China has gone all out to woo its neighbours in recent years, spending at least US$48 billion (S$65 billion) to win friends between 2000 and 2016, a US study has found.
The lion's share, or US$45.8 billion, was spent on infrastructure, while the rest went to humanitarian aid, debt relief, and grants and loans given as "gifts" with no earmarked purpose.
China's charm offensive also involves the spread of language and cultural schools known as Confucius Institutes, and a slew of exchange programmes and official visits to burnish China's image abroad.
The 91-page report, titled "Ties that bind: Quantifying China's public diplomacy and its 'good neighbour' effect", examined China's use of public diplomacy to persuade citizens to sympathise with its views and leaders to side with its position.
The study was done by researchers from the US-based AidData at the College of William and Mary, the Centre for Strategic and International Studies and the Asia Society Policy Institute, and supported by the US State Department.
Released yesterday, it comes amid recent worries of Chinese influence in domestic affairs, particularly in Australia, and fears that Beijing is using loans to gain leverage over poor countries that default.
"China is relatively late to the public diplomacy game, but what Beijing may lack in experience, it makes up for in leaps and bounds in enthusiasm," its co-author and AidData policy analysis director Samantha Custer said at a Chinese public diplomacy conference here yesterday.
The study found that Beijing's overtures have seen some success, with neighbours more likely to vote with China at the United Nations General Assembly when given more development aid and funds for political leaders' pet infrastructure projects.
A country was also more likely to side with Beijing the more official visits it received. The report said these visits could be a potent tool for Beijing to cultivate close ties with political elites and coax them to adopt its positions. "Beijing's intense focus on courting political and business elites, as well as its emphasis on financial diplomacy, could increase the risk of undue influence with leaders willing to exchange favours for economic gain."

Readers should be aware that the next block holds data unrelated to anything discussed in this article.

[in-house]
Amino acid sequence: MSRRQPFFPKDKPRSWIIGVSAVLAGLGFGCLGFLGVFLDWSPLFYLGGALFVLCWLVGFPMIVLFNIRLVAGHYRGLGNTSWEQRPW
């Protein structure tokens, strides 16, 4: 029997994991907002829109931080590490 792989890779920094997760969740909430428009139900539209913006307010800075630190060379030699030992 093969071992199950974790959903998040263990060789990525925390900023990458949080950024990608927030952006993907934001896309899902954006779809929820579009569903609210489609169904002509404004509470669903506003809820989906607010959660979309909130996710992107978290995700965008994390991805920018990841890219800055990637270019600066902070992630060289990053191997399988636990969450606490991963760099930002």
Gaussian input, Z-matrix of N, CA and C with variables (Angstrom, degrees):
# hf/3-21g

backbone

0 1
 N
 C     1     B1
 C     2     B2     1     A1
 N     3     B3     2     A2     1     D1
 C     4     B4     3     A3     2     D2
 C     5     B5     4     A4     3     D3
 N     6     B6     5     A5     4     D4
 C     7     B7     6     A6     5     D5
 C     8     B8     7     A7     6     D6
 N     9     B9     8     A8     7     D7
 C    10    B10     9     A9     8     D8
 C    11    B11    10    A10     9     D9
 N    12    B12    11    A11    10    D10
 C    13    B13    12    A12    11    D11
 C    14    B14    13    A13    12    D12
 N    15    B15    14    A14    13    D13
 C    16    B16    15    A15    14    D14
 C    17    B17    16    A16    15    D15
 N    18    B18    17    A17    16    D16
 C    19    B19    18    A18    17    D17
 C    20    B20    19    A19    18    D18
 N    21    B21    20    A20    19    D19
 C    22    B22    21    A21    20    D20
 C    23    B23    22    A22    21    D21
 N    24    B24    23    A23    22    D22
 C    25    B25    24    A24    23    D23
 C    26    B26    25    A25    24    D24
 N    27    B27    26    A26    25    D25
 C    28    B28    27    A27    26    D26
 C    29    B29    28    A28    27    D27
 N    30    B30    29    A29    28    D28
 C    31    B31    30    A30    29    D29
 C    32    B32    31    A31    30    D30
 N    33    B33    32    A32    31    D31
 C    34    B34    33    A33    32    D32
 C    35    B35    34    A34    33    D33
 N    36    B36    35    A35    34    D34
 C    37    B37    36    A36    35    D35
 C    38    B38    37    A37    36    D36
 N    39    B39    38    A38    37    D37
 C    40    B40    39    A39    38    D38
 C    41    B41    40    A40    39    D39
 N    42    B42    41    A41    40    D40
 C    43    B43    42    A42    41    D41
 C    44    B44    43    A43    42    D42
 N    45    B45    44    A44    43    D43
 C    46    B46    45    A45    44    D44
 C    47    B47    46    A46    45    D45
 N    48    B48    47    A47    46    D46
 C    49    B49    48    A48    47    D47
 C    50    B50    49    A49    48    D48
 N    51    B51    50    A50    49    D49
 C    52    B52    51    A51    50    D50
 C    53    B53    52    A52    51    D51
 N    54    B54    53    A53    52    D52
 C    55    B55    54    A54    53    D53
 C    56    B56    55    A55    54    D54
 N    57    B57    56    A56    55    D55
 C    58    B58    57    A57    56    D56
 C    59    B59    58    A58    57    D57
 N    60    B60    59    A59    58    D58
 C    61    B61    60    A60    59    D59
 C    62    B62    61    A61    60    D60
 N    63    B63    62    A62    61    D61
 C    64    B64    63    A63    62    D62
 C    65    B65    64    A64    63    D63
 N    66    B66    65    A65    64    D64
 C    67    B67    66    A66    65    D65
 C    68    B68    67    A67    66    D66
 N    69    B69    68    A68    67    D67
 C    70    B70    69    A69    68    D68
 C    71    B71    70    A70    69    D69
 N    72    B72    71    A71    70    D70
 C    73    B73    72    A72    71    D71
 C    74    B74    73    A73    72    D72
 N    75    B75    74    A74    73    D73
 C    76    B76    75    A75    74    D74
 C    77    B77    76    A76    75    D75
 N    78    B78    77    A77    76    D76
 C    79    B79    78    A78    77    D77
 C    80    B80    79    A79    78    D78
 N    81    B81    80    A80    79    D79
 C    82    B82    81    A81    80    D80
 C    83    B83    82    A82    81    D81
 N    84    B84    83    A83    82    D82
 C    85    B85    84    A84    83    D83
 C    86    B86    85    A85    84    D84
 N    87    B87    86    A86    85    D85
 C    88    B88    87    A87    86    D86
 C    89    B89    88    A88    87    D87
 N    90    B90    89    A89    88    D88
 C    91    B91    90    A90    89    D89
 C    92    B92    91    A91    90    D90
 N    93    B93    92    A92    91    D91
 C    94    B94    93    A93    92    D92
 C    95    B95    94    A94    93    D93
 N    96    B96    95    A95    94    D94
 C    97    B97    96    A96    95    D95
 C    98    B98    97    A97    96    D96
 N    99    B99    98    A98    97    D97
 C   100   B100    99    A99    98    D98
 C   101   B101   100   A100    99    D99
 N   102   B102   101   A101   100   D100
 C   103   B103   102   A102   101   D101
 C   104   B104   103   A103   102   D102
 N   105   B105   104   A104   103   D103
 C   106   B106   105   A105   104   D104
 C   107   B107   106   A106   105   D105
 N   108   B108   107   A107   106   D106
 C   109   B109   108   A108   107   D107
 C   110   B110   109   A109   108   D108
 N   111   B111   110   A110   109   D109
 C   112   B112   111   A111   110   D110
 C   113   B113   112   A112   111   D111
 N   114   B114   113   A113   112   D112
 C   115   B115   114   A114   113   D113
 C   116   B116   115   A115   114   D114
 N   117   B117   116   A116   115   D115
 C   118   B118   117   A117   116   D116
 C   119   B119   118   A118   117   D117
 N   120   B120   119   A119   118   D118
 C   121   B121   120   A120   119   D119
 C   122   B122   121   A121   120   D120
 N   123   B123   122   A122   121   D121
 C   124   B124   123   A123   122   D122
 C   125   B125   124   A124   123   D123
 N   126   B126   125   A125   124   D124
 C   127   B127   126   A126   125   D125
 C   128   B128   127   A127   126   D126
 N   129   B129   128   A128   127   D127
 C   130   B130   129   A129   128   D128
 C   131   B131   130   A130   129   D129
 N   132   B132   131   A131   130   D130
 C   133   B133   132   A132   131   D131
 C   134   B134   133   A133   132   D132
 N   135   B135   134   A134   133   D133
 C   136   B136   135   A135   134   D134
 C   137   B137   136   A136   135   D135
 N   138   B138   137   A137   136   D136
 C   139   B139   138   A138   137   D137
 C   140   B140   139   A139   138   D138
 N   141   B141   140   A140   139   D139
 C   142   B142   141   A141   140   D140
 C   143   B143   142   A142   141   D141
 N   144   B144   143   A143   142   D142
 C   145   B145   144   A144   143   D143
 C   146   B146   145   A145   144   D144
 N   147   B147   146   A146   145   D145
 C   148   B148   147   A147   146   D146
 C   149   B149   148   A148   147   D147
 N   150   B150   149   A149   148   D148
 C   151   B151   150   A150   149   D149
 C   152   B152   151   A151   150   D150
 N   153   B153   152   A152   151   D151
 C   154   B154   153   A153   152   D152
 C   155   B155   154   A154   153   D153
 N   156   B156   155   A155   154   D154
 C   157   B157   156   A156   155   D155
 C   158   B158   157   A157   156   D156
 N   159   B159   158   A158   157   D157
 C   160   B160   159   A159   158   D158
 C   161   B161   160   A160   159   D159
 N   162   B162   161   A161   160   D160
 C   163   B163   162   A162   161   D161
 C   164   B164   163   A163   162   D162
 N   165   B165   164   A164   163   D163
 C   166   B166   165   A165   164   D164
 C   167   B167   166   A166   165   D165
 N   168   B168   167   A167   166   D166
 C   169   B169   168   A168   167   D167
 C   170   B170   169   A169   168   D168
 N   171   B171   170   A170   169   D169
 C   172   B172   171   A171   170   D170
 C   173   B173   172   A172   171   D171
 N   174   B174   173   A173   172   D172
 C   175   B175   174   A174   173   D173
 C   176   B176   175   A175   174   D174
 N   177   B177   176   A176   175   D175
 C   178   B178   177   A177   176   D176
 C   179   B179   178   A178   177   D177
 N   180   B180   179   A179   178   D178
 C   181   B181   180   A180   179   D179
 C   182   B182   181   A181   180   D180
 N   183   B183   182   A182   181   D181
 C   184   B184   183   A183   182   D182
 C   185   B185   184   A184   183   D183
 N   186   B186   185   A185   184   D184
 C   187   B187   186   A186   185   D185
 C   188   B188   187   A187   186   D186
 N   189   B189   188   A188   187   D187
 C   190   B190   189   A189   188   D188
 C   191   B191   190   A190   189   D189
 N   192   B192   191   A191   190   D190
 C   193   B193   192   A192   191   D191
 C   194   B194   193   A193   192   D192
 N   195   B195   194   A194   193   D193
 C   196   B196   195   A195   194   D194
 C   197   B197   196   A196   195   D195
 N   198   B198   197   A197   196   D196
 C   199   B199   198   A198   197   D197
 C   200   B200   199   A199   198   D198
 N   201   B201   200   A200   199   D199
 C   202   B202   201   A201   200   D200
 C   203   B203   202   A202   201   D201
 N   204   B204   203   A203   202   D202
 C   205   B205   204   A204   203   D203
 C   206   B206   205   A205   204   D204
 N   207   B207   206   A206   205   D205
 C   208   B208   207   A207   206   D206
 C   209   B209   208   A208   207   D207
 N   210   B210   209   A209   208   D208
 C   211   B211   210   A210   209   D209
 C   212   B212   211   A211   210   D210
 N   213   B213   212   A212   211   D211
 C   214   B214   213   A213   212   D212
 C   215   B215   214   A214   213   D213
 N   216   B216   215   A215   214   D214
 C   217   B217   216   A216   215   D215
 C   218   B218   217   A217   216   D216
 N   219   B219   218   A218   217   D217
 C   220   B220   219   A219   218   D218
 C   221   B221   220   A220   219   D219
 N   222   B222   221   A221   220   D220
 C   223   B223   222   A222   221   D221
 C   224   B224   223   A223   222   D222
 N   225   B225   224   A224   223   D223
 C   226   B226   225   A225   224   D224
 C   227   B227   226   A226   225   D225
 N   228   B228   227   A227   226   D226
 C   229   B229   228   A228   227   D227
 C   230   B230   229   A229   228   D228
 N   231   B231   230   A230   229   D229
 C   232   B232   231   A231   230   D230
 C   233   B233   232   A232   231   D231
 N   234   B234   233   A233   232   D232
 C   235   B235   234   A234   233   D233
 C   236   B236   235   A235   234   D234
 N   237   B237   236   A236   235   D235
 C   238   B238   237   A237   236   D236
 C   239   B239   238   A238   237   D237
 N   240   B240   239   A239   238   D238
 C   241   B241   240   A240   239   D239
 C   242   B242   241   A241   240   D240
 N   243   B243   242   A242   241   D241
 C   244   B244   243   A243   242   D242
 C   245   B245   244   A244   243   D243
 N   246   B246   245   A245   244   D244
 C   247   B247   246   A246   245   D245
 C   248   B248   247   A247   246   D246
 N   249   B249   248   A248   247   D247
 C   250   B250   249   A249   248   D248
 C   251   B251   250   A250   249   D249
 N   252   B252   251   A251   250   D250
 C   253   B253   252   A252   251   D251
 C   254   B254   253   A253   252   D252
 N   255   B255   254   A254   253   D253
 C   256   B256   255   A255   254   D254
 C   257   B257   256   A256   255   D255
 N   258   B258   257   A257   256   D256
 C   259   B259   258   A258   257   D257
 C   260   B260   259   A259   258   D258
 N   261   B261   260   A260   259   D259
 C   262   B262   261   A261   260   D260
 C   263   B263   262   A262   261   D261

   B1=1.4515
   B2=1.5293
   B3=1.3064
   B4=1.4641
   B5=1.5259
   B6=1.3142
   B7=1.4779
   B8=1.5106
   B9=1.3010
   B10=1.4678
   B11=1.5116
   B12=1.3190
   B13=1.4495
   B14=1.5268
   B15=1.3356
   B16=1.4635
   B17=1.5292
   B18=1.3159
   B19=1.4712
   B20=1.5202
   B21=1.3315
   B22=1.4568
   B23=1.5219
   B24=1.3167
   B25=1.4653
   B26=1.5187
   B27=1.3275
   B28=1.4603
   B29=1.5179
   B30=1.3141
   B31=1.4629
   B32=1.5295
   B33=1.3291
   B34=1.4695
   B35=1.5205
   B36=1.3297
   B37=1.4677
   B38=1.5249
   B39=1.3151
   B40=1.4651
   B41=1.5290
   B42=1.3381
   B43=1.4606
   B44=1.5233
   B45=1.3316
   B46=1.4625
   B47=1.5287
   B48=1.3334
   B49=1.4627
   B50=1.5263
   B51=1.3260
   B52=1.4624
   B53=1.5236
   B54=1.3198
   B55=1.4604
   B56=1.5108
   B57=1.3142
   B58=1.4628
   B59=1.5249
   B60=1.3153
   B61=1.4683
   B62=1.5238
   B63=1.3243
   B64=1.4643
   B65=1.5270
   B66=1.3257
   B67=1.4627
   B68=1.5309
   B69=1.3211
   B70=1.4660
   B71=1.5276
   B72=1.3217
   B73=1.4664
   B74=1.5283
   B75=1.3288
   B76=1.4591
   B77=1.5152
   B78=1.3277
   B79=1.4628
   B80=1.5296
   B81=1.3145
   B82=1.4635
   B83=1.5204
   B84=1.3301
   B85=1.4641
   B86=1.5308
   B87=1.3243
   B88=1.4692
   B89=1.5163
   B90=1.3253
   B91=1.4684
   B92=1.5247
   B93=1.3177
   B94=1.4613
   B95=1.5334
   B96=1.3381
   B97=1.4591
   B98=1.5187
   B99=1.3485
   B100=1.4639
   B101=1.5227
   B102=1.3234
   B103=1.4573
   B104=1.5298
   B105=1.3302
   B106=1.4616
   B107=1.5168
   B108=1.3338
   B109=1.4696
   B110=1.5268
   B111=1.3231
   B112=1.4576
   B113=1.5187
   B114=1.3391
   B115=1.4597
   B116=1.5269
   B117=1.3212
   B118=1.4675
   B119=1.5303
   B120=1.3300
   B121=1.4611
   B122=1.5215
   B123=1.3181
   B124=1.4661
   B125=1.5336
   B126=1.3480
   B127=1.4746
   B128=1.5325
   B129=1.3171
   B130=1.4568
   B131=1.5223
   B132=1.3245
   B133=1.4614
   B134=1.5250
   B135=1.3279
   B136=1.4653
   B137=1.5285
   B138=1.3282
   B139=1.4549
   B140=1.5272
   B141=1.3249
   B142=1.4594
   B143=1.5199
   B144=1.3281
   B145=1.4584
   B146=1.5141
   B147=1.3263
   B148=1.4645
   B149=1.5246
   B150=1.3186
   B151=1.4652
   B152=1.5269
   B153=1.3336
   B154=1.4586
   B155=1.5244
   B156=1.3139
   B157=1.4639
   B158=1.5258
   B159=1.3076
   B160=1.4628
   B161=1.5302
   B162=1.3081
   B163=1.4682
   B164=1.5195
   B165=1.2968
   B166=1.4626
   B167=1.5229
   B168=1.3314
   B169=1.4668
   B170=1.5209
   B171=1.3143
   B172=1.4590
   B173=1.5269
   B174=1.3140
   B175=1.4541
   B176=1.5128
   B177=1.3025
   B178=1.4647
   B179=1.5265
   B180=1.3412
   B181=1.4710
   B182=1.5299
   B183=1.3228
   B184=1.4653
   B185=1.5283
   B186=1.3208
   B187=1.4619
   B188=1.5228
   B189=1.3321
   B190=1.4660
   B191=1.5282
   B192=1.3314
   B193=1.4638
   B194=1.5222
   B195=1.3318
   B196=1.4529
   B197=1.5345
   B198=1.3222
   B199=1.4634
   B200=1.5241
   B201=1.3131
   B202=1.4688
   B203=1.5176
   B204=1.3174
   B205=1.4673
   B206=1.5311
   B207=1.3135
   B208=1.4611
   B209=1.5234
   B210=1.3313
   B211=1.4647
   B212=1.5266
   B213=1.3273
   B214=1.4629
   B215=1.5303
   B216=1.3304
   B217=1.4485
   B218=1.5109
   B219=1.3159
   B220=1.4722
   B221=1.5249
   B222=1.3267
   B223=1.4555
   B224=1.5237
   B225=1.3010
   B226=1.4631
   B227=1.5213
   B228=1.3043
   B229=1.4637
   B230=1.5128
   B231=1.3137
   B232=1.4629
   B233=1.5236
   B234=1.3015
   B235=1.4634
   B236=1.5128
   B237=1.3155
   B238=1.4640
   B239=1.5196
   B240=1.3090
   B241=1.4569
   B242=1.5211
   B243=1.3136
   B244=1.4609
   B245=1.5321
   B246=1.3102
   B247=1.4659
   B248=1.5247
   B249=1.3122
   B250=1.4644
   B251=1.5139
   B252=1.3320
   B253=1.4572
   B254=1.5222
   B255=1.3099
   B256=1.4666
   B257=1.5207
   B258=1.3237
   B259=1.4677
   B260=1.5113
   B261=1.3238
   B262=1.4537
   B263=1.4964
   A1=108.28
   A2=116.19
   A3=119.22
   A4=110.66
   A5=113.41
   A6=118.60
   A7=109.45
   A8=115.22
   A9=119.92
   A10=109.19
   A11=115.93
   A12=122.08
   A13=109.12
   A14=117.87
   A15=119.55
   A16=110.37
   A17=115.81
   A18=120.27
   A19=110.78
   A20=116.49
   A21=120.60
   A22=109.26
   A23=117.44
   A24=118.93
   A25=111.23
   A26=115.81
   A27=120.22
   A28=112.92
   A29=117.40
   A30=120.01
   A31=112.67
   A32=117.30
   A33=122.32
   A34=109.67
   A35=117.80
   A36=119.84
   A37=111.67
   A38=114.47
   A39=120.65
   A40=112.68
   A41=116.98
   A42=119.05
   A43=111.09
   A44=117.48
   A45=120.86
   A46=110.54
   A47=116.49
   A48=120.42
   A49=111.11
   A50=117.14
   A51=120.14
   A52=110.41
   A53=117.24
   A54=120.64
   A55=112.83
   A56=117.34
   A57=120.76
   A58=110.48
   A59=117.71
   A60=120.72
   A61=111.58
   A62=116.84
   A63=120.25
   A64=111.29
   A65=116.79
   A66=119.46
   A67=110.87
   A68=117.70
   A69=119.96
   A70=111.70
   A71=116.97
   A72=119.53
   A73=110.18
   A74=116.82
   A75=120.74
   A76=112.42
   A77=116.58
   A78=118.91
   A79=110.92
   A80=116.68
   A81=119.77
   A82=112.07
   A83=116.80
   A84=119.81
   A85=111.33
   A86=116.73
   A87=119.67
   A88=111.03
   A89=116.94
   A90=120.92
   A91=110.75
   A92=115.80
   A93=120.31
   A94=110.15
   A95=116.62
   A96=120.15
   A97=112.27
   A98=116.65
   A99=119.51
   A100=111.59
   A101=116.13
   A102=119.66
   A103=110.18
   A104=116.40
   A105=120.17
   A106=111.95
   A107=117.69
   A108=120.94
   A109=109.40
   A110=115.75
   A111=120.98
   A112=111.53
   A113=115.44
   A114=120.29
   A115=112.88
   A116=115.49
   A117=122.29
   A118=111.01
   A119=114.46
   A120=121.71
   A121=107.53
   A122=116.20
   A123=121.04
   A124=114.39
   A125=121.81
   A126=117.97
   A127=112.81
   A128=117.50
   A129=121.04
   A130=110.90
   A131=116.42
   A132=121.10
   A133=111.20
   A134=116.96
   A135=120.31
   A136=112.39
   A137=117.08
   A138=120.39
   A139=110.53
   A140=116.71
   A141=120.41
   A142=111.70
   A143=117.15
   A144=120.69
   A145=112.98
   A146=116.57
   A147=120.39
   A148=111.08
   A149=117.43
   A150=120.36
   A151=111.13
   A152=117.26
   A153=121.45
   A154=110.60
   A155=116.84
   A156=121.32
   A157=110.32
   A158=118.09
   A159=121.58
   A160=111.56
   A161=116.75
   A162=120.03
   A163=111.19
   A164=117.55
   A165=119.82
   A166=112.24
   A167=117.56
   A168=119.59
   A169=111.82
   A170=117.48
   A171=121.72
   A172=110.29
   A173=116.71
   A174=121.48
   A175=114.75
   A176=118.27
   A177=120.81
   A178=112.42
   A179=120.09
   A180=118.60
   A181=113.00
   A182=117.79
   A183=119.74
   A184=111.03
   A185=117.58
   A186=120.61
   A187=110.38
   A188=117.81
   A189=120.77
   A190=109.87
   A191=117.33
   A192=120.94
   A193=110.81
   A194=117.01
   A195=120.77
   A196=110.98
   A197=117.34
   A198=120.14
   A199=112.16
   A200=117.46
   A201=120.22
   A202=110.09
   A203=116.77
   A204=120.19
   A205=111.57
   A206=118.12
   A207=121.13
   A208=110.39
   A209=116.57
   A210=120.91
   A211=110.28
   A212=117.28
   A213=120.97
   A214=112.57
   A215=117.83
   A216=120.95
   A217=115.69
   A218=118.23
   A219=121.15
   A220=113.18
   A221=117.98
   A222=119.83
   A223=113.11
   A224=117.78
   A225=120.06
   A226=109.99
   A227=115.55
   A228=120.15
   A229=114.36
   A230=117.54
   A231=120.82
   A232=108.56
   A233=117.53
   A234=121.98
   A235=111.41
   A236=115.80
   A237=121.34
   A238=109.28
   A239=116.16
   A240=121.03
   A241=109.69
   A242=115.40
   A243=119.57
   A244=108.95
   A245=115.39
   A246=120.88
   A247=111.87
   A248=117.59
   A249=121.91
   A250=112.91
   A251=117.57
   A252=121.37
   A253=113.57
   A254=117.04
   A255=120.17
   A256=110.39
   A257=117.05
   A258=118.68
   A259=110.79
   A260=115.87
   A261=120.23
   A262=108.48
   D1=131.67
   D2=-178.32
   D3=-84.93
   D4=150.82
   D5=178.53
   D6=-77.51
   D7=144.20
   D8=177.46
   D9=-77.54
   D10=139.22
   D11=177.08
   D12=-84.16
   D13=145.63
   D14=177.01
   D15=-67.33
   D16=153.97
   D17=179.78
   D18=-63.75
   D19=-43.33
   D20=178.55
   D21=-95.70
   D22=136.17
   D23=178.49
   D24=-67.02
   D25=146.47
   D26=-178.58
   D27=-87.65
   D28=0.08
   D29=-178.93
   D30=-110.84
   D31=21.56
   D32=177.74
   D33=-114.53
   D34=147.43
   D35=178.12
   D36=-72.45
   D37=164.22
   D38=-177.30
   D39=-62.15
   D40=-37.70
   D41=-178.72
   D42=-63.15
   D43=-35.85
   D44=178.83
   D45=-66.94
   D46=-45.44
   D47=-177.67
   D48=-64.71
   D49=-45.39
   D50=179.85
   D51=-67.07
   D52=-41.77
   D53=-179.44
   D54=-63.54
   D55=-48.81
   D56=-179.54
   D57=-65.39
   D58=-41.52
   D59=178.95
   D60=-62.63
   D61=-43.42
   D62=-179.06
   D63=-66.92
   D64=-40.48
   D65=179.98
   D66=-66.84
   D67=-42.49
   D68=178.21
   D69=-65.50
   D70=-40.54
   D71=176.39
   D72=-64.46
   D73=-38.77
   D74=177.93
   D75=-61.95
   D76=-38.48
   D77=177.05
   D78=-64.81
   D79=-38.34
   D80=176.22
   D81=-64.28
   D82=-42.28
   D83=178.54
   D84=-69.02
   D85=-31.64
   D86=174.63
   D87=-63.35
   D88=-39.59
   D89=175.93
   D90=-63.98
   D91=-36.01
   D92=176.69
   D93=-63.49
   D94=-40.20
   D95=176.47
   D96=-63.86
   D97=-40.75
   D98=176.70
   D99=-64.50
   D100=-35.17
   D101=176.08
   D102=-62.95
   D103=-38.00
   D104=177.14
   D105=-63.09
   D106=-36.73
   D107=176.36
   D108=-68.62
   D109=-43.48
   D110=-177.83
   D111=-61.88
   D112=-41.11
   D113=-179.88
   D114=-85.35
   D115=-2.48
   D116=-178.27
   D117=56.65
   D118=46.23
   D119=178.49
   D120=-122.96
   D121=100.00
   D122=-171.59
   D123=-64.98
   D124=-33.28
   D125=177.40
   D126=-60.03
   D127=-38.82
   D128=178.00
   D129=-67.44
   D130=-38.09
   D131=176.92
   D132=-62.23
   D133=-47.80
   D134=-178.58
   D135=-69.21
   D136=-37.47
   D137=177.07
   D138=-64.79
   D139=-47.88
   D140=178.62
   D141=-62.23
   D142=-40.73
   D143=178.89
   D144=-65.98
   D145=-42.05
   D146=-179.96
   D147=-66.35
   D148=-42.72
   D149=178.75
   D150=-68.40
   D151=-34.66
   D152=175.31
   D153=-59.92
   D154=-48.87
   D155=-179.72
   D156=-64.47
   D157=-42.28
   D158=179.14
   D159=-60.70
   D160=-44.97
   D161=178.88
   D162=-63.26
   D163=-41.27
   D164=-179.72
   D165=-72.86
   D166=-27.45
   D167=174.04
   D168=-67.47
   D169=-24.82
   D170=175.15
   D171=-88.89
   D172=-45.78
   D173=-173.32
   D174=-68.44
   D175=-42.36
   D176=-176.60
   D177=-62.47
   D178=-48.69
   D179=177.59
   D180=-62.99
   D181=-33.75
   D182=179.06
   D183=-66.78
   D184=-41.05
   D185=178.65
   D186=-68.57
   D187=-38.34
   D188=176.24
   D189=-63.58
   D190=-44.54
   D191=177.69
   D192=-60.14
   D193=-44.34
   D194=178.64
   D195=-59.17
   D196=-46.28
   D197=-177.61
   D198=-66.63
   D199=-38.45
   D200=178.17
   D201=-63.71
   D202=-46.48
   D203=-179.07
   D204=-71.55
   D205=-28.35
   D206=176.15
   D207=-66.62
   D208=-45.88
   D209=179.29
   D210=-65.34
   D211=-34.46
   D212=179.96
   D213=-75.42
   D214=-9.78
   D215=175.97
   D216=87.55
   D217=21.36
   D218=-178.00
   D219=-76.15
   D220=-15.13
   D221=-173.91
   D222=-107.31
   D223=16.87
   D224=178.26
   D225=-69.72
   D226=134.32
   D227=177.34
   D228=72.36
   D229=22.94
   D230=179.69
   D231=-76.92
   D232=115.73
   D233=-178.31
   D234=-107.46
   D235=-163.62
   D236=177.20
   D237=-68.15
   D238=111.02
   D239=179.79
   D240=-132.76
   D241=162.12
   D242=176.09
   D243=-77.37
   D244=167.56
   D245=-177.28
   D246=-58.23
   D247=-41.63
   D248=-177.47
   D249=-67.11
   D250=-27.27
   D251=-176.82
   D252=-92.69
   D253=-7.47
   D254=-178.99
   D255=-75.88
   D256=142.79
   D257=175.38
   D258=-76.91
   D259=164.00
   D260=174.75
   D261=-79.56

It cited the case of Cambodia to show how Beijing used the carrot of debt relief to reward policymakers for acting in line with its objectives.
Shortly after Cambodia used its position as chair of the 2016 Asean summit to block a statement on the South China Sea, China announced a US$90 million debt forgiveness package for it, the study noted.
A country, however, is more likely to vote with China, and perceive China in a better light, the more Confucius Institutes it has.
These China-funded centres are "structured to deliver Chinese content including language, culture and messages, as well as control the narrative around Chinese interests", the study said. But it conceded that because Confucius Institutes must be approved by a host country, the countries may already have had better impressions of China to begin with.
"Given growing sensitivities in several East Asian and Pacific countries regarding the fine line between public diplomacy and clandestine influencing operations, democratic governments in the region should take additional steps to curb foreign influence in their domestic political activities or campaigns," the study concluded.
But at yesterday's event, Tsinghua University professor Zhao Kejin said there were many misperceptions of China's intentions. "Based on my interviews with officials and some top leaders, the consensus is not to be No. 1 in the world. We enjoy being No. 2 because we are provided more public goods. So, we hope the US can be the global leader and China can be No. 2, following the US," he added.